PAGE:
“Frankenstein lives on in the popular imagination as a cautionary tale against technology. We use the monster as an all-purpose modifier to denote technological crimes against nature. When we fear genetically modified foods we call them "frankenfoods" and "frankenfish." It is telling that even as we warn against such hybrids, we confuse the monster with its creator. We now mostly refer to Dr. Frankenstein's monster as Frankenstein. And just as we have forgotten that Frankenstein was the man, not the monster, we have also forgotten Frankenstein's real problem.
According to Bruno Latour, we have Frankenstein all wrong. The man -- Dr. Frankenstein -- was not the monster. And Dr. Frankenstein's downfall was not his hubris to create life but rather his fright that led him to abandon rather than care for his creation.”
And therein lies the lesson for anyone who cares about the future: love and raise your technologies. This is a class in true love.
We will consider the love of technology through many different stories, movies, narratives, and radio productions. Our guiding questions will be why can’t we live without technology? What does technology desire? Why do we perpetually desire technology? Can you love a piece of technology?
Through intensive writing, reading, listening and digital composing, our work will consider the long romance of technologies’ wares and our own hand in making the seductress. This will culminate in a larger understanding of culture, society and technology, where easy binaries are re-composed in this class on love, infatuation and obsession.
Regular attendance in this course is required. If you miss more than two weeks total of this course (2 class meetings), you will not pass the course.
It is your responsibility to get the assignments, class notes, and course changes from a classmate if you do miss a class. It is also your responsibility to complete the missing work. In-class work cannot be made up.
I understand that things happen and you may need to miss a class because you’re sick, you’ve missed your flight back to campus, or you have pressing personal or family issues. The policy above allows for such absences without penalty. If you need to be absent for some extraordinary reason—because of a severe accident or illness, a family emergency or death, a religious holiday or jury duty—please let me know, and we will work something out. For such absences, either prior notification or subsequent documentation will be required.
If you have a disability for which you are or may be requesting an accommodation, please inform me and the Office of Disability Resources and Services as early as possible in the term. You can reach DRS at (412) 648-7890 or (412) 383-7355 (TTY) and you can visit their office at 216 William Pitt Union. DRS will verify your disability and determine reasonable accommodations for this course.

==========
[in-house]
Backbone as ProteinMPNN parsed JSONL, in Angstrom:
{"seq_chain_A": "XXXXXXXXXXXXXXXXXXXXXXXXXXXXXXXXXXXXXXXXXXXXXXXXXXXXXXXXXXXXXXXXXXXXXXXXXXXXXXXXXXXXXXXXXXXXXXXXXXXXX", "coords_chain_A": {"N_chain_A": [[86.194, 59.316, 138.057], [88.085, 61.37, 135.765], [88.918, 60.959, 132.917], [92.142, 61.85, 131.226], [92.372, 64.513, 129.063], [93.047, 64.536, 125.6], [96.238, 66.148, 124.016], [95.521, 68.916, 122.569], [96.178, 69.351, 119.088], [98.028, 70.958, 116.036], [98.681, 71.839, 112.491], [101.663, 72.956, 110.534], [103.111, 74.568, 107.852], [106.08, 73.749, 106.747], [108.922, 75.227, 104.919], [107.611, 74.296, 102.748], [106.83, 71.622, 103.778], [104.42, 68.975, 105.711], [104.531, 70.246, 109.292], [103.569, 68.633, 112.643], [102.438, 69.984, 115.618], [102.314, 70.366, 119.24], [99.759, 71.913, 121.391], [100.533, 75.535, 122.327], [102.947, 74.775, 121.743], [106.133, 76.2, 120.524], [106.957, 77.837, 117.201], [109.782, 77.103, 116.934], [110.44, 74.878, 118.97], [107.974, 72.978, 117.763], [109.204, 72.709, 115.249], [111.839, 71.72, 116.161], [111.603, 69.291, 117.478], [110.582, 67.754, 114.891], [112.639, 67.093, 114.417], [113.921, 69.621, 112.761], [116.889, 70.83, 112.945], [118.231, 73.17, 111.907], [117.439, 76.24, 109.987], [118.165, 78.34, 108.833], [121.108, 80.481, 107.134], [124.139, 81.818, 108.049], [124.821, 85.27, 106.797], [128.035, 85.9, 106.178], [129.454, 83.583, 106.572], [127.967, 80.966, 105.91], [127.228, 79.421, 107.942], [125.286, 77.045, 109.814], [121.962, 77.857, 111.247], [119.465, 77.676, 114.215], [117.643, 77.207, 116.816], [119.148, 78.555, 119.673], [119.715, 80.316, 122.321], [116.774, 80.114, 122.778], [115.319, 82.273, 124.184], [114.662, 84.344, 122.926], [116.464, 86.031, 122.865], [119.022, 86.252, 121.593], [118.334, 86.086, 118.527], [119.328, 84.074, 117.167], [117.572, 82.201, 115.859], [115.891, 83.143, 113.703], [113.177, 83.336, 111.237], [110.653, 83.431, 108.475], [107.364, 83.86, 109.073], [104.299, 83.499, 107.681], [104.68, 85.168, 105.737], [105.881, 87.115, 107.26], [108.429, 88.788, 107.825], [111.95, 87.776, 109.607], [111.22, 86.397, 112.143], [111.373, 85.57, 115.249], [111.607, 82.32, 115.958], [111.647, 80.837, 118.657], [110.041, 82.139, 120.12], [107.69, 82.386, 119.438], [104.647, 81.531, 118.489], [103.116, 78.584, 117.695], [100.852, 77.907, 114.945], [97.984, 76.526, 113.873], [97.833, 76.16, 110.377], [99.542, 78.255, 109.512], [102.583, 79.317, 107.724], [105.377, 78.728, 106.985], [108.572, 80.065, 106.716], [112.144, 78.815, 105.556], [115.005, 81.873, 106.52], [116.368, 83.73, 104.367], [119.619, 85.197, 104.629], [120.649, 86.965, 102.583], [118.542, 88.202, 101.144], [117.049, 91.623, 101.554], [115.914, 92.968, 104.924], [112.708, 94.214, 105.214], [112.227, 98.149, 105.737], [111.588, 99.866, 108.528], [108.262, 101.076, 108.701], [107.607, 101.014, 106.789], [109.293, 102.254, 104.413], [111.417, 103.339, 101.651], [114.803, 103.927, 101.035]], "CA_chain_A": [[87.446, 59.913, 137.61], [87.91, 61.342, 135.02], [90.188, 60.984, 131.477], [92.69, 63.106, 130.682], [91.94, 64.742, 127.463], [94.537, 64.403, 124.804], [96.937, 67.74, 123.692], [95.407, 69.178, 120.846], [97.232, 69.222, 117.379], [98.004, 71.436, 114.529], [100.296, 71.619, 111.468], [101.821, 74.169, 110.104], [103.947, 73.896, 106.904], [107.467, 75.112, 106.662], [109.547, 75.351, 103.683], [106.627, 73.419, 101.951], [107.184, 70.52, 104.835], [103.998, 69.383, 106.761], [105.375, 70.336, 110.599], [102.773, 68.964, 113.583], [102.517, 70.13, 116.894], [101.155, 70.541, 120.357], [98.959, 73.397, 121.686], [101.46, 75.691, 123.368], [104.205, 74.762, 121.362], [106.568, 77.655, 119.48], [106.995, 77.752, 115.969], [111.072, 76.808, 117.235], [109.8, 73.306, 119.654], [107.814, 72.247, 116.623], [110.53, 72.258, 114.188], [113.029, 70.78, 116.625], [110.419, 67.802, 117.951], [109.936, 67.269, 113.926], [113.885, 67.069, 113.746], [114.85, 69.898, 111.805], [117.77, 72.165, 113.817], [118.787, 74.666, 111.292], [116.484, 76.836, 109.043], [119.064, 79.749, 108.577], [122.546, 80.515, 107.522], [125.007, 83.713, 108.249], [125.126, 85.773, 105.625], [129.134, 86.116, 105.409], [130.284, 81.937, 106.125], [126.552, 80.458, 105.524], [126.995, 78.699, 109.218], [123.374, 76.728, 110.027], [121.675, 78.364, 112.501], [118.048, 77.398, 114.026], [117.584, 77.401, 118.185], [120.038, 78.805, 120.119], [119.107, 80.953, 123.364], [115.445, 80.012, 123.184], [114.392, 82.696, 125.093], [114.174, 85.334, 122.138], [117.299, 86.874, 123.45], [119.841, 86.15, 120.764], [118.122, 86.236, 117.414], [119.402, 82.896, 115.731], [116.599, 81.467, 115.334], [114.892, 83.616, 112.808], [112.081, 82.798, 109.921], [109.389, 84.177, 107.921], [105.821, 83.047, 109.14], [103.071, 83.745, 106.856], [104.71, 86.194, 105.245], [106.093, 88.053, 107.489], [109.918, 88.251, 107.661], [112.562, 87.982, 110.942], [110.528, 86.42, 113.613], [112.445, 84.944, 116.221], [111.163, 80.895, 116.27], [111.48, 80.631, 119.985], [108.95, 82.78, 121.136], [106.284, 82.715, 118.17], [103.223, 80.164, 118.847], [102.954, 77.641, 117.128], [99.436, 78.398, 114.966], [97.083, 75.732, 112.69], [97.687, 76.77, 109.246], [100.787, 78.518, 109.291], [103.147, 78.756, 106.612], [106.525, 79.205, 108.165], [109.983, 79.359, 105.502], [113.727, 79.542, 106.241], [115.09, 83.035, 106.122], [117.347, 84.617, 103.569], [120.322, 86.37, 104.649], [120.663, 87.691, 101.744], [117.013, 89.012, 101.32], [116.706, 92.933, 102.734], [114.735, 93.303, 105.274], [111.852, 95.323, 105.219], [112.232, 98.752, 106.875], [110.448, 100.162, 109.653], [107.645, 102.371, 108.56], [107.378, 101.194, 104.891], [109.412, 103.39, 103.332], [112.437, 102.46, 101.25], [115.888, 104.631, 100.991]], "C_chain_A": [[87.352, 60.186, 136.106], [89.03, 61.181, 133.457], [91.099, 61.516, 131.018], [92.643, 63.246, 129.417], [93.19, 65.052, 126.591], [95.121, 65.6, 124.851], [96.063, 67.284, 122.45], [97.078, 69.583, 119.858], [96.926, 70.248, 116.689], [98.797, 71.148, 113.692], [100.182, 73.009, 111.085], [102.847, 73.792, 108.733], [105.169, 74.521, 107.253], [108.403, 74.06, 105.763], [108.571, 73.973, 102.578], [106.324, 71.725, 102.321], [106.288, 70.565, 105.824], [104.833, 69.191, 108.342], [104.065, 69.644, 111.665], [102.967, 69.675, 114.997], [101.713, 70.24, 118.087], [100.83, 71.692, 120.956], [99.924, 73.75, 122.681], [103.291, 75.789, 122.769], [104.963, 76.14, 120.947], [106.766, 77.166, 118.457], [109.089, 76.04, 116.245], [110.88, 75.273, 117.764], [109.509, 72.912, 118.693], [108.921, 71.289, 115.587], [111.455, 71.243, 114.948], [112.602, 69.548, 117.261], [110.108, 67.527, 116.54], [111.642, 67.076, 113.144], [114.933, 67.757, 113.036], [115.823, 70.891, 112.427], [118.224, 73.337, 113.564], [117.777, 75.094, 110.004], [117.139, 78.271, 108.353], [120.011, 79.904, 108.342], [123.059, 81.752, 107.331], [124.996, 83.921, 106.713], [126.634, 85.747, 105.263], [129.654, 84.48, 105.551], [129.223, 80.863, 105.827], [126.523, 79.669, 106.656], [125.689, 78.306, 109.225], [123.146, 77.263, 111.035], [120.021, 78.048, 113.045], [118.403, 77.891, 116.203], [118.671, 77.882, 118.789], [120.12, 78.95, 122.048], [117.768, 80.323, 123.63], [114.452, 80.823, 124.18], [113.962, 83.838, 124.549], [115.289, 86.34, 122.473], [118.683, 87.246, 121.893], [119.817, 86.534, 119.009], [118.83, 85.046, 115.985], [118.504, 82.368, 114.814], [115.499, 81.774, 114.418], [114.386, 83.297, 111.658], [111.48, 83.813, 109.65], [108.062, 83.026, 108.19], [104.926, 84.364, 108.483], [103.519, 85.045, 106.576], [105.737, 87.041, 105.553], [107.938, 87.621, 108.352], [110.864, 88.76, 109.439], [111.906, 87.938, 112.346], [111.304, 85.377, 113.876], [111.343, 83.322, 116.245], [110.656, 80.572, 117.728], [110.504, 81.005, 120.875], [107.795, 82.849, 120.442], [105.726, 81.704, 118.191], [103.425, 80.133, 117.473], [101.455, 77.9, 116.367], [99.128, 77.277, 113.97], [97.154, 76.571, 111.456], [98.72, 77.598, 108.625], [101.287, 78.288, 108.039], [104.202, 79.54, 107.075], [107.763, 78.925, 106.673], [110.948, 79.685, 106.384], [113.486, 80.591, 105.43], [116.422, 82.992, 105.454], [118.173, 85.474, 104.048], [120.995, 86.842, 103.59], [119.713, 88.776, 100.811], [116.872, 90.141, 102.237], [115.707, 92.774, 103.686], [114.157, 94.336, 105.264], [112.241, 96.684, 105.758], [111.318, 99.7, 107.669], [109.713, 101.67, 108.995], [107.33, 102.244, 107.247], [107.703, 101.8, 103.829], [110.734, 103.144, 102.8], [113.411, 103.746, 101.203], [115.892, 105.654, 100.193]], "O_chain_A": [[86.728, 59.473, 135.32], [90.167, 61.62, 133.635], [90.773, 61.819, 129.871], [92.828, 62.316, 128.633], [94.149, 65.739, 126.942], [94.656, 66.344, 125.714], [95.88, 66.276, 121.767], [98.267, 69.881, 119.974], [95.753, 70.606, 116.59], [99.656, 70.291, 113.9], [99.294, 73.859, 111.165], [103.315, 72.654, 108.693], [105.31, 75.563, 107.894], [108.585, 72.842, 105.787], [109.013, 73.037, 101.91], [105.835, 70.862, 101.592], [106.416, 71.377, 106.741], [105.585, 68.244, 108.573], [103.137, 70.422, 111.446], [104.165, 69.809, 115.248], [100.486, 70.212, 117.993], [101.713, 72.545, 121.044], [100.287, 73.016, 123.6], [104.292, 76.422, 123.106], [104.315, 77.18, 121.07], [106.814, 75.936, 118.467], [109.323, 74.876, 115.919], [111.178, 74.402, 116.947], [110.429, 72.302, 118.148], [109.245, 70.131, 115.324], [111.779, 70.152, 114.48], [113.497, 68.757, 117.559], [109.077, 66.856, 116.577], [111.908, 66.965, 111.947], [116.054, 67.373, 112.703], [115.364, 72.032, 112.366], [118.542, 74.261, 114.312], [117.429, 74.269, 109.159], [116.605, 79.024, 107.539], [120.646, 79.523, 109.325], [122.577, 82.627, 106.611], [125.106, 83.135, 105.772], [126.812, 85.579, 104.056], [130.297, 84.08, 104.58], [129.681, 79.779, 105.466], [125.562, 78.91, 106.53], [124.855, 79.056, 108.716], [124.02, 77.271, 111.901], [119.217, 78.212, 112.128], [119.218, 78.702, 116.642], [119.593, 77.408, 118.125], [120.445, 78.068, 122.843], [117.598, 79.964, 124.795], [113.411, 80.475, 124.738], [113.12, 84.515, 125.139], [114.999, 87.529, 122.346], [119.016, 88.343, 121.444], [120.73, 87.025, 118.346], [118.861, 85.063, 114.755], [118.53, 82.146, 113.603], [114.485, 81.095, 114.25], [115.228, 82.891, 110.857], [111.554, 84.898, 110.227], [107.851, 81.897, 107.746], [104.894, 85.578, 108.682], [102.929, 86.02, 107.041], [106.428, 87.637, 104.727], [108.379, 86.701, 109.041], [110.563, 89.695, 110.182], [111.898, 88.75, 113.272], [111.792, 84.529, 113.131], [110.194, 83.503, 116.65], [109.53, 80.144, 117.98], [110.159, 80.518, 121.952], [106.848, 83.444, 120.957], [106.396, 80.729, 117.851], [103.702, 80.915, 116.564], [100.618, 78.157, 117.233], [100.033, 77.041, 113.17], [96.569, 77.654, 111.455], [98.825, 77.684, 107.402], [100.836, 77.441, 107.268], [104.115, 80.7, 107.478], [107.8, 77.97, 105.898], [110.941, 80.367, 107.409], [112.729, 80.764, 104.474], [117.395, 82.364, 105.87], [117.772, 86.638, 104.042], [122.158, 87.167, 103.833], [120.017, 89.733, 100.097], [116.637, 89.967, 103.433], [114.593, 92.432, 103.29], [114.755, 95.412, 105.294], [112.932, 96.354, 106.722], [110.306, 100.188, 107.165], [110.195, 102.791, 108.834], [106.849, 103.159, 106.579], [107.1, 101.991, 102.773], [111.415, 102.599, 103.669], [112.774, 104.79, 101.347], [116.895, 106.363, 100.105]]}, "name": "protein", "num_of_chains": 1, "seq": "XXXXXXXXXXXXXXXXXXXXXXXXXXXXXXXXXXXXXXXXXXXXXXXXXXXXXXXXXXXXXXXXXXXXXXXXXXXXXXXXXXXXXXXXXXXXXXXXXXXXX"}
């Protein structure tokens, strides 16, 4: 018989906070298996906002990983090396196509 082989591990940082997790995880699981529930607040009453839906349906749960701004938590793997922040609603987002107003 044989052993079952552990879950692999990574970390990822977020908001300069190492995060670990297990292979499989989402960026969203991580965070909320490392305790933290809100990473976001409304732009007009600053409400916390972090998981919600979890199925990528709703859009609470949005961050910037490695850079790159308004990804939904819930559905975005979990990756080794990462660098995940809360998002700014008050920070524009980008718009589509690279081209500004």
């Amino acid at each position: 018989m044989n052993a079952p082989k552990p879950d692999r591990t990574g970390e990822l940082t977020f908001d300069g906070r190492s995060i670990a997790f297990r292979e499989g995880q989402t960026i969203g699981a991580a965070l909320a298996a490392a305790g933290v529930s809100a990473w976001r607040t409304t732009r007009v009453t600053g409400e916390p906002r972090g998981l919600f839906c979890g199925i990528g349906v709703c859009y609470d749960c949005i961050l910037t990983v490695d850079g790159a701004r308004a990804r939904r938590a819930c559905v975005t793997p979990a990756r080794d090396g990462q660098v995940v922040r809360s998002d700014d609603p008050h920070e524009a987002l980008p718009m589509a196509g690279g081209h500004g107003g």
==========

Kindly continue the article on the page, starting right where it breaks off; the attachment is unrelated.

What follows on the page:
Please turn off your cell phone before class begins and keep it inside your book bag, purse, etc—do not keep it on your desk during class. I do not allow the use of computers, netbooks, tablets, etc. in class unless we are in the studio and I have specifically instructed you to use the computer. If you are socializing online or on your phone (including texting) during class, then you will be considered ABSENT for that class period. Please contact me if you have specific questions about this policy.
Grading Blogs (graded for quality, thoughtfulness, and polish): 5pts per post(8) = 40 points possible
Critical Response Papers 10pts per paper = 20 points possible
Project 1: Memoir 15 points
Project 2: Narrative 15 points
In-class participation (including peer review) 10 points
TOTAL 100 points
Late work—including late or incomplete drafts on workshop days—will be docked one letter grade per day it is late, unless prior arrangements are made with me for extensions, etc. I offer extensions only in extreme circumstances, but please contact me if this applies to you.
Participation in the class consists of short writings in class and on the course blog, peer review, discussion, and your general contribution to the work we do together. Someone with an excellent (A to B) participation grade: • will have attended class and appeared engaged without fail; • will have offered timely, insightful comments to his peers; • will have always brought her readings or other materials to class; • will have contributed regularly and thoughtfully to class discussions both online and offline. • will engage in conversation on the course blog and Twitter, over and above required minimums Some people are more likely to speak up than others and some are more comfortable sharing ideas after they have had more time to process them; for these reasons, I offer both online (that is, written and not time-sensitive) and offline (that is, vocal and real-time) venues in which to participate in the class. It’s normal to be more comfortable in one space than another, but your work as a professional communicator requires that you be proficient in sharing your ideas in real-time, asynchronous, written and face-to-face contexts. Please see me if you have questions about how to participate more actively in any area of the class.